The product design is a plan for the product and its components and subassemblies. To convert the product design into a physical entity, a manufacturing plan is needed. The activity of developing such a plan is called process planning. It is a link between product design and manufacturing. Process planning involves determining the sequence of processing and assembly steps that must be accomplished to make the product. It is concerned with the engineering and technological issues of how to make the product and its parts. What types of equipment and tooling are required to fabricate the part and assemble the product. It involves determining the most appropriate manufacturing and assembly process and sequence in which they should be accomplished to produce a given part or product according to the specifications set forth in the product design documentation. All the related information is documented on a Route Sheet .The planning begins with engineering drawings, specifications, parts or material lists and a forecast of demand. The scope and variety of processes that can be planned are generally limited by the available processing equipment and technological capabilities of the company or the plant.
Process planning is usually accomplished by manufacturing engineers. Based on process planner’s skill, knowledge, and experience, the processing steps are developed in the most logical sequence, to make each part.
The following are the list of many decisions and details usually included within the scope of process planning.
• Interpretation of design drawings: The part or product design must be analyzed (materials, dimensions, tolerances, surface finishes etc) at the start of the process planning procedure.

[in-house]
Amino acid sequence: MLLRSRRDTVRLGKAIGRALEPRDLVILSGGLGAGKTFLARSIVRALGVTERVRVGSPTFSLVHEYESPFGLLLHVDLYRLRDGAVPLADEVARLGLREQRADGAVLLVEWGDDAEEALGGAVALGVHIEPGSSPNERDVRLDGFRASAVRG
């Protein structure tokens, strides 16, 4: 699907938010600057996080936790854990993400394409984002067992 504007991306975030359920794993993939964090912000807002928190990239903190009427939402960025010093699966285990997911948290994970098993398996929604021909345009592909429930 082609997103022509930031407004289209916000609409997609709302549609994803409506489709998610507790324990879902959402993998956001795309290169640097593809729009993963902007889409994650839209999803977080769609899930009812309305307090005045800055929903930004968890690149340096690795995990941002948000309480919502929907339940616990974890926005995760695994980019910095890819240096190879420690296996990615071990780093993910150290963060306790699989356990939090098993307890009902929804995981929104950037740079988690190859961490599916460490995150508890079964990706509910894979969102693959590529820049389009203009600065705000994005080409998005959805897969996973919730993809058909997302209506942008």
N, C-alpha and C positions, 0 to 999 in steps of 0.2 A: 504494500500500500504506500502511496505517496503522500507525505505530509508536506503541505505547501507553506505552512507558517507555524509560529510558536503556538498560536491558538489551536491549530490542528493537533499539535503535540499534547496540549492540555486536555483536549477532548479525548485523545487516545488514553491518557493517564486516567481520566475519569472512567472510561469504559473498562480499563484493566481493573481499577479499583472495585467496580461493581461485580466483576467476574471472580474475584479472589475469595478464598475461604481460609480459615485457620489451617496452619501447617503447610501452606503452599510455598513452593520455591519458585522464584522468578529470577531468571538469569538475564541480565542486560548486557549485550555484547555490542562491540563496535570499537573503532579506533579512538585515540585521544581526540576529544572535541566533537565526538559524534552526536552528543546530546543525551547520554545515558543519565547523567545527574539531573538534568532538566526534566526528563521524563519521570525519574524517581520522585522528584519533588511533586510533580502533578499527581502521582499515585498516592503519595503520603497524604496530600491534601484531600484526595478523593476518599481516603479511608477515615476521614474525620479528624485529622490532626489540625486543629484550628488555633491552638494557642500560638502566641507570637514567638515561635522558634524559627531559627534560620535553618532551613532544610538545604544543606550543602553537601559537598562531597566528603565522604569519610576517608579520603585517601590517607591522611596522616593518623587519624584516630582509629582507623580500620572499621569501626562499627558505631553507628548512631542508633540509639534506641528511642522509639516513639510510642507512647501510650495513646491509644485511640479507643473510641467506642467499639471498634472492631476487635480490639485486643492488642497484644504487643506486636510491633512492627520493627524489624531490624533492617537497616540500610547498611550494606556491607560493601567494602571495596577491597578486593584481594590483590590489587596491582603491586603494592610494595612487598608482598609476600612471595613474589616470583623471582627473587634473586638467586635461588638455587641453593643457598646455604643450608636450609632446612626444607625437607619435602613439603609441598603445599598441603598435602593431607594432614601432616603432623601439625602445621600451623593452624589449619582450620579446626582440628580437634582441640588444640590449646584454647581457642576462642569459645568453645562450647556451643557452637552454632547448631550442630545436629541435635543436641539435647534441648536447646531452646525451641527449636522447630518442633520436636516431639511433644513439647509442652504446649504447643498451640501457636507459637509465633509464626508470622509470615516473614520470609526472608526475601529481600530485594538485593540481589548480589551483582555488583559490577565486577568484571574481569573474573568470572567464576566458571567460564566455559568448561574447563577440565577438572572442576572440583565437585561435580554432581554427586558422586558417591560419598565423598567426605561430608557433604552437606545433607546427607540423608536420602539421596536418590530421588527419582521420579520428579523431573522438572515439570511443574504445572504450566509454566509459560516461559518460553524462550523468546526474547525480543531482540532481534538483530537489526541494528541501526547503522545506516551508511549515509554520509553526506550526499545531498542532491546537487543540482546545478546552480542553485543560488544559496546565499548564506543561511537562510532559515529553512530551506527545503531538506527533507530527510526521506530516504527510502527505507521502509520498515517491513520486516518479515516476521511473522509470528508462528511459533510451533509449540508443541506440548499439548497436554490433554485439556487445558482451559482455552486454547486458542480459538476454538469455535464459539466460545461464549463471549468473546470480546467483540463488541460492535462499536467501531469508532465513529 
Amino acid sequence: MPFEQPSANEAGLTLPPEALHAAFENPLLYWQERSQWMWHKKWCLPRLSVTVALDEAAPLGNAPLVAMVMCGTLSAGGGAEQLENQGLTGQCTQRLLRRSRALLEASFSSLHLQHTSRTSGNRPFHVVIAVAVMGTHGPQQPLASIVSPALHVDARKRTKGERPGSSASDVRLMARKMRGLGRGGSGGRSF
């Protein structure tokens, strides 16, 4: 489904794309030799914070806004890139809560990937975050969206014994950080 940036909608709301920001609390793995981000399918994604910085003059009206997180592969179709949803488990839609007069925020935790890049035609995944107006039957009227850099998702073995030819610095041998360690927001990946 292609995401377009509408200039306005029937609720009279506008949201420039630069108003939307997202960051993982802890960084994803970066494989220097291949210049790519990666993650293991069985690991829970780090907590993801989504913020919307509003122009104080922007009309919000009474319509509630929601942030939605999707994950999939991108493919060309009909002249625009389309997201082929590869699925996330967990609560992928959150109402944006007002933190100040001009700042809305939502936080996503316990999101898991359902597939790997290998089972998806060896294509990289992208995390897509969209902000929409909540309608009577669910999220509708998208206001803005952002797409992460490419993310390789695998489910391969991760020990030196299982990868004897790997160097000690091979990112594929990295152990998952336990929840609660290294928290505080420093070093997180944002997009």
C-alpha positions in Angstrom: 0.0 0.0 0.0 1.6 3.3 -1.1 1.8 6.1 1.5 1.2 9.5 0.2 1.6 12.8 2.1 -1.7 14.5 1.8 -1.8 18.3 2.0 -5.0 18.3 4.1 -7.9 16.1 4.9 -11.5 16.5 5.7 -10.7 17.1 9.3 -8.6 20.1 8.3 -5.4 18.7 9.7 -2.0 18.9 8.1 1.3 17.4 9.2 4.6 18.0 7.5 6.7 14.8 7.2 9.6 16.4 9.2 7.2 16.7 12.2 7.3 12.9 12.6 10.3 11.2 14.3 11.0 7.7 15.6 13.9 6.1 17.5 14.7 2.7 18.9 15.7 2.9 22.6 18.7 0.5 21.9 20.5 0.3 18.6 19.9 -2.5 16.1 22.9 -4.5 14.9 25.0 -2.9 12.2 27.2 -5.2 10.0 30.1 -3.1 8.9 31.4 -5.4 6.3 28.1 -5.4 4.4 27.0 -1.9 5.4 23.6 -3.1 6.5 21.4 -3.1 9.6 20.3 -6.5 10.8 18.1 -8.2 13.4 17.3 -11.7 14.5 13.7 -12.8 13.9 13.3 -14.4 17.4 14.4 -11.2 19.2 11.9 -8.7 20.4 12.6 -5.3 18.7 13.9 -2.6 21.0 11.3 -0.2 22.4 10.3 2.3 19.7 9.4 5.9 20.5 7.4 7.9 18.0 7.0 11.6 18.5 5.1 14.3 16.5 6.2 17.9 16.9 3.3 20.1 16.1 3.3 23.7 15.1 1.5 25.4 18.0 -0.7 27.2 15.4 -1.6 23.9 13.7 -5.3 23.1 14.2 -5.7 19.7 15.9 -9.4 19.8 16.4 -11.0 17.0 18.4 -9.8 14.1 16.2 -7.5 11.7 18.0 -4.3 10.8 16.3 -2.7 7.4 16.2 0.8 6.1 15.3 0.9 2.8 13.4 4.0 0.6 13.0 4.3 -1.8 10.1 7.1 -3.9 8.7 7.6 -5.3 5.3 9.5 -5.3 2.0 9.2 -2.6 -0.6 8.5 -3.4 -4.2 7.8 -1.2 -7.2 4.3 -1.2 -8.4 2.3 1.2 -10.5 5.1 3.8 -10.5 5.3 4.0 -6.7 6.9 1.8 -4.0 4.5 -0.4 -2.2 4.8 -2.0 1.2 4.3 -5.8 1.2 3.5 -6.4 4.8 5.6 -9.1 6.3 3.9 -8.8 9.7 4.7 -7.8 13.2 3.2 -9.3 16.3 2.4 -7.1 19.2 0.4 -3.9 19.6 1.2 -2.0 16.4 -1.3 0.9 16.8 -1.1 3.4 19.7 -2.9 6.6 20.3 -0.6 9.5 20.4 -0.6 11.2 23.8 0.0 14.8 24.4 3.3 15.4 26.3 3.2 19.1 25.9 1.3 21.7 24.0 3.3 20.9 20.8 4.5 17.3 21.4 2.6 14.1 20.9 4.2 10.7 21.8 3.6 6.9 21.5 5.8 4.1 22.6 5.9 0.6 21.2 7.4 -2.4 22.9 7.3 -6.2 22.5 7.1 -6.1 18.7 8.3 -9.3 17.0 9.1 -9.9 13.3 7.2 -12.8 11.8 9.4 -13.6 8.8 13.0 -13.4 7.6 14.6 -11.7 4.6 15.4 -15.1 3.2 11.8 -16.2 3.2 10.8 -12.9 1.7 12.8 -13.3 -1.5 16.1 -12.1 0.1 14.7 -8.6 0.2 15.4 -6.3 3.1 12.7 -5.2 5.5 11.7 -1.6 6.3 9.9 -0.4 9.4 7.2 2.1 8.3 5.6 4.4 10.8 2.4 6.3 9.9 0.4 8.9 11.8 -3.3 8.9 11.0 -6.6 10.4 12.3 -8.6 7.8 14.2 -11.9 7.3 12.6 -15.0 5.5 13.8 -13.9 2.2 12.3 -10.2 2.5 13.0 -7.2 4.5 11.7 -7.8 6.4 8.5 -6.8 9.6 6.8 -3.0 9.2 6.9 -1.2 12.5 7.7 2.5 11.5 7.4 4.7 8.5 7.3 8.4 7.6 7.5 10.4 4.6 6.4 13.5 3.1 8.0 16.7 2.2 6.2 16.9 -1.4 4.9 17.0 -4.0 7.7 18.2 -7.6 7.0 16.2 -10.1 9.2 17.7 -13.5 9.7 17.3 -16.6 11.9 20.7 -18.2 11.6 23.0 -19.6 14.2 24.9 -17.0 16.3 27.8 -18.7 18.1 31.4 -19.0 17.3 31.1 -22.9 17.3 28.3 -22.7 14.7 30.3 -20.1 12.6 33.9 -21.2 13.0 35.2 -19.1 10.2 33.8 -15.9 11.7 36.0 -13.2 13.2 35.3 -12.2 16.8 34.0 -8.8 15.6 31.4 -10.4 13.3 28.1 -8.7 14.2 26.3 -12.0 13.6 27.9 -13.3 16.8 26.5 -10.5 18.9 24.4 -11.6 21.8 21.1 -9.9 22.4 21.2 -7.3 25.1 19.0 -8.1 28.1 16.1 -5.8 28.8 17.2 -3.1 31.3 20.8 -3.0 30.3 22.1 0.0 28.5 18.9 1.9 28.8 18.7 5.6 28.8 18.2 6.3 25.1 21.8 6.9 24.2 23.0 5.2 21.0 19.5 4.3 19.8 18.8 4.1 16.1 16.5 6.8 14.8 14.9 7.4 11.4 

• Processes and sequences: The process planner must select which processes are required and their sequence. A brief description of all processing steps must be prepared.
• Equipment selection: In general, process planers’ must develop plans that utilize existing equipment in the plant. Otherwise, the component must be purchased or an investment must be made in new equipment.
• Tools, Dies, Moulds, Fixtures and gauges: The process planner must decide what tooling is required for each processing step. The actual design and fabrication of these tools is usually delegated to a tool design department and tool room or an outside vendor specializing in that type of tool is contracted.
• Method analysis: Workplace layout, small tools, hoists for lifting heavy parts even in some cases hand and body motions must be specified for manual operations. The industrial engineering department is usually responsible for this area.
• Work standards: Work measurement techniques are used to set time standards for each operation.
• Cutting tools and cutting conditions: These must be specified for machining operations often with reference to standard handbook recommendations.
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